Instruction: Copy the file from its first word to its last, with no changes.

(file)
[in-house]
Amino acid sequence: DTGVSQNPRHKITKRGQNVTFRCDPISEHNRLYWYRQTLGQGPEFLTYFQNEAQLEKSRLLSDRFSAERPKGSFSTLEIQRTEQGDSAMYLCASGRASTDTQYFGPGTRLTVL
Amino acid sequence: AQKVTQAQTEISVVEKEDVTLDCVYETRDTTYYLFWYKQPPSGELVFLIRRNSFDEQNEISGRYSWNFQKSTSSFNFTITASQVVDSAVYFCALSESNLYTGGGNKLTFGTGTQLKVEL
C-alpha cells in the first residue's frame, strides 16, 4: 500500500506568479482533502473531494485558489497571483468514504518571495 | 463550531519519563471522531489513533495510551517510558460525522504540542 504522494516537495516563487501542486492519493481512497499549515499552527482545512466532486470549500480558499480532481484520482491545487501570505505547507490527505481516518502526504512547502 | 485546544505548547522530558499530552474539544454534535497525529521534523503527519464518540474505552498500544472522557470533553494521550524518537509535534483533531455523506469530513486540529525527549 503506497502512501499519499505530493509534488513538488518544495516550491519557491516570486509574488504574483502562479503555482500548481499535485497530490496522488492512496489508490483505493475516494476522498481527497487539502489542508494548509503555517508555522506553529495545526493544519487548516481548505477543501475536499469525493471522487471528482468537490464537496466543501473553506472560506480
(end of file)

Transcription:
[in-house]
Amino acid sequence: DTGVSQNPRHKITKRGQNVTFRCDPISEHNRLYWYRQTLGQGPEFLTYFQNEAQLEKSRLLSDRFSAERPKGSFSTLEIQRTEQGDSAMYLCASGRASTDTQYFGPGTRLTVL
Amino acid sequence: AQKVTQAQTEISVVEKEDVTLDCVYETRDTTYYLFWYKQPPSGELVFLIRRNSFDEQNEISGRYSWNFQKSTSSFNFTITASQVVDSAVYFCALSESNLYTGGGNKLTFGTGTQLKVEL
C-alpha cells in the first residue's frame, strides 16, 4: 500500500506568479482533502473531494485558489497571483468514504518571495 | 463550531519519563471522531489513533495510551517510558460525522504540542 504522494516537495516563487501542486492519493481512497499549515499552527482545512466532486470549500480558499480532481484520482491545487501570505505547507490527505481516518502526504512547502 | 485546544505548547522530558499530552474539544454534535497525529521534523503527519464518540474505552498500544472522557470533553494521550524518537509535534483533531455523506469530513486540529525527549 503506497502512501499519499505530493509534488513538488518544495516550491519557491516570486509574488504574483502562479503555482500548481499535485497530490496522488492512496489508490483505493475516494476522498481527497487539502489542508494548509503555517508555522506553529495545526493544519487548516481548505477543501475536499469525493471522487471528482468537490464537496466543501473553506472560506480